Pop culture obsessives writing for the pop culture obsessed.
Pop culture obsessives writing for the pop culture obsessed.

With 200 episodes served, Bob's Burgers remains TV’s best comfort food

Illustration for article titled With 200 episodes served, iBobs Burgers /iremains TV’s best comfort food
Image: Fox
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When your show hits 200 episodes, you can be forgiven for wanting to make a big deal out of it. Your syndication value has doubled, you’ve achieved some level of cultural prominence, and your collected DVDs will take up at least one shelf on some collector’s entertainment center. Consequently, many shows have gone to great lengths to make the bicentennial episode stand out. The Simpsons provided a grand Willy Wonka And The Chocolate Factory musical number, a Steve Martin guest spot, and eventually relocated the entire town in the wake of a trash epidemic. Family Guy paid homage to Garry Marshall with a romantic comedy that covered the entirety of Quahog. South Park created a grand self-referential conspiracy that blended virtually all its past controversies and celebrity parodies.

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In comparison, the Bob’s Burgers bicentennial episode looks like a relatively tame affair. The story remains centered on the family restaurant, dealing with the umpteenth crisis on an important day. Out of the show’s sprawling cast there’s only a couple guest stars who make an appearance, and most of those have been around so long they’re practically regulars. There’s no life-or-death struggles, no great reveals, and while there’s musical numbers and callbacks it’s no more than you’d expect from a show that thrives on both. At a glance, it could be any other day at the restaurant.

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And oddly enough, that’s what makes “Bob Belcher and the Terrible, Horrible, No Good, Very Bad Kids” a perfect commemoration of Bob’s Burgers longevity. Deep into its eleventh season, Bob’s Burgers has cemented its role as the comedic workhorse of the Fox Sunday animated lineup. Like the restaurant itself, Bob’s Burgers knows what it’s good at and sticks to it, and its 200th episode is an expert deployment of that particular blend of the sweet and the silly. It follows in the footsteps of hundredth episode “Glued, Where’s My Bob?” to celebrate how much everyone working there does care about this oft-maligned greasy spoon, a challenge and reaffirmation of the Belcher family bond.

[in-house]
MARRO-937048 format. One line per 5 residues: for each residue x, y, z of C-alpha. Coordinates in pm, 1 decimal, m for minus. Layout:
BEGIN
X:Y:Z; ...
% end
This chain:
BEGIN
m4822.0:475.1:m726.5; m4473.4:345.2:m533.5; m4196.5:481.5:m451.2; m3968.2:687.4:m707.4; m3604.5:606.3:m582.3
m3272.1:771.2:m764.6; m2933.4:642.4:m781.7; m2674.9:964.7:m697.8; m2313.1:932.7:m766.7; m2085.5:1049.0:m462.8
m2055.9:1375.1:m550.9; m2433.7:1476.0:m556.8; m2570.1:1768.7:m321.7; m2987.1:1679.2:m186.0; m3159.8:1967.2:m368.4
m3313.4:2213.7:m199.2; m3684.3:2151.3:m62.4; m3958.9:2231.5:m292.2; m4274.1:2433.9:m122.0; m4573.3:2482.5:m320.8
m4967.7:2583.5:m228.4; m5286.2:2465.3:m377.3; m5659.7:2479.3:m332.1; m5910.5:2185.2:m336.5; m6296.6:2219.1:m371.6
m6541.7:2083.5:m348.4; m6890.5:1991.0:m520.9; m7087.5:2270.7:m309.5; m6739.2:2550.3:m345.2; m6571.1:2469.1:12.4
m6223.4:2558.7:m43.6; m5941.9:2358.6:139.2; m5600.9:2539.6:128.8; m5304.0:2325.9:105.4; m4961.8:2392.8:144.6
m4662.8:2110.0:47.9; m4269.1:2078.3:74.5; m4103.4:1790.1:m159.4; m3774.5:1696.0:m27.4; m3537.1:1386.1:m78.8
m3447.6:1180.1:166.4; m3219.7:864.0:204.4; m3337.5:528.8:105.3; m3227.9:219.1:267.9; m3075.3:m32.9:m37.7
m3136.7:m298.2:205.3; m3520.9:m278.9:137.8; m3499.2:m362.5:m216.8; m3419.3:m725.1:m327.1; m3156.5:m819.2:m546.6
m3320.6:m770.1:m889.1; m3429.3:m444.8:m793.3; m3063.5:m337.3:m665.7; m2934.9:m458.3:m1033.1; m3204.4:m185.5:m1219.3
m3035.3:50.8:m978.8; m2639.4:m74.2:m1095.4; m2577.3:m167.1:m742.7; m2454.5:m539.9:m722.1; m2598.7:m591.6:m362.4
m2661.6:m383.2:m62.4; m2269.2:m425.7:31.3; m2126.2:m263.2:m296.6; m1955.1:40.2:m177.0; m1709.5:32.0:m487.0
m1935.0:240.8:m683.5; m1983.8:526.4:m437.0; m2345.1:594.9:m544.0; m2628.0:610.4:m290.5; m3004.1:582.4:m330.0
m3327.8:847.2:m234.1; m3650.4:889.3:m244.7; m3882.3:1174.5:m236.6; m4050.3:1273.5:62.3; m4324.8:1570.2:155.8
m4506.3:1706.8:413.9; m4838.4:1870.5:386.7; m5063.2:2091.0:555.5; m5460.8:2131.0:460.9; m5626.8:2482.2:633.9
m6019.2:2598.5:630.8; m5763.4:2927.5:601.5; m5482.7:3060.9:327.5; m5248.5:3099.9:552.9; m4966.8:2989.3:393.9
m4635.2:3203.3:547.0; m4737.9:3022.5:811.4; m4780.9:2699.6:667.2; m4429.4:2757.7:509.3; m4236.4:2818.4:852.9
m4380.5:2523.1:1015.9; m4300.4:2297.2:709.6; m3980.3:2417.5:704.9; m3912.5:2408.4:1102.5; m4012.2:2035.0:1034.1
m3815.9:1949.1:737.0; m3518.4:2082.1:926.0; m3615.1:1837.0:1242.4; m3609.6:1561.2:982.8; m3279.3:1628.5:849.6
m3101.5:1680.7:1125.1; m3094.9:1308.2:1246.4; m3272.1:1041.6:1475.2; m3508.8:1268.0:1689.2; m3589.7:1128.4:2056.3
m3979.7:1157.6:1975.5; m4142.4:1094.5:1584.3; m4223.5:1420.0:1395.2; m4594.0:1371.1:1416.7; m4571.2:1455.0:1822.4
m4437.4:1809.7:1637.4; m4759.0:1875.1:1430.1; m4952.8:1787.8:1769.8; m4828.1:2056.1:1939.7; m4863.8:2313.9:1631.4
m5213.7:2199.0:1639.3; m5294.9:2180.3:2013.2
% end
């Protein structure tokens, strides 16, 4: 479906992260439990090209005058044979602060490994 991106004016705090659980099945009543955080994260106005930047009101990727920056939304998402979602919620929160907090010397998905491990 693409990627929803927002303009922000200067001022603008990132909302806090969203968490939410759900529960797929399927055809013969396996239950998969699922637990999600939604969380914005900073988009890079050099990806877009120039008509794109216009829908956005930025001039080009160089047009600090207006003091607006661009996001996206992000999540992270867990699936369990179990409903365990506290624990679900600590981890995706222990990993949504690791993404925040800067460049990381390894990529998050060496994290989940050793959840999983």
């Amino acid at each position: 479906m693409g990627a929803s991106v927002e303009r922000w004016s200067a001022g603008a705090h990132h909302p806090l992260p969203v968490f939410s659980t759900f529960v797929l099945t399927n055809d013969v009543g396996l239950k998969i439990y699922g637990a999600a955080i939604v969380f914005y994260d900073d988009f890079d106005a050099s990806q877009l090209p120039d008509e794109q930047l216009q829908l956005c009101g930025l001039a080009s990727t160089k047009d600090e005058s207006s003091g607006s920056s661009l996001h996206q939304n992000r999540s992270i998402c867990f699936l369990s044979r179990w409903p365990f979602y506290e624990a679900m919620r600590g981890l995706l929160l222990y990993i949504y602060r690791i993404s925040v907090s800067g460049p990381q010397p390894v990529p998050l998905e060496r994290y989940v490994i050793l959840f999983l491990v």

It’s a strength that’s tested early on in “Bob Belcher and the Terrible, Horrible, No Good, Very Bad Kids,” as it looks like the plot will be split evenly between parents and kids. Bob’s trying to ensure the restaurant does well on the OceanFest street business festival, while the kids are instantly distracted by the prospect of an associated sculpture contest and a $300 gift certificate. The episode subverts those expectations in the first act by immediately tying the stories together, when the kids try to punch up Linda’s horrifying papier-mache mermaid and their combined efforts set the restaurant on fire. (“Aw, working together! I mean, that’s not good.”)

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Illustration for article titled With 200 episodes served, iBobs Burgers /iremains TV’s best comfort food
Image: Fox

It’s a good decision by credited writer Steven Davis to ramp things up, and another good decision is to split the blame up between the Belcher kids rather than pinning the blame on one of them. Any one of the three’s established character flaws could drive this story forward—Tina’s attempts to grow up and be in control, Gene’s desire for attention, Louise’s appetite for destruction—but in consolidating them it makes the whole thing feel more centered than it would otherwise. The staggered music reveals are a perfect choice to escalate the consequences, with just the right individual touches added to each verse. Toss-up for the favorite between Gene having to add his trip to the bathroom and Louise making it clear Gene’s really the one at fault.

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And in doing so, the bicentennial episode gets to center on an idea that’s been part of the show since the very beginning: Bob’s long-suffering refrain that his family is terrible. It’s hard to argue with that determination here, especially given that this level of devastation comes from the kids at their least malicious or distracted. This isn’t the kids making a deliberate decision to go against their father or even ignore their usual work, this is just them being kids and not seeing consequences to their actions. Bob can’t find it in him to get too mad at them—some glorious freaking out and retracting ensues—but the kids are fully capable of internalizing his disappointment.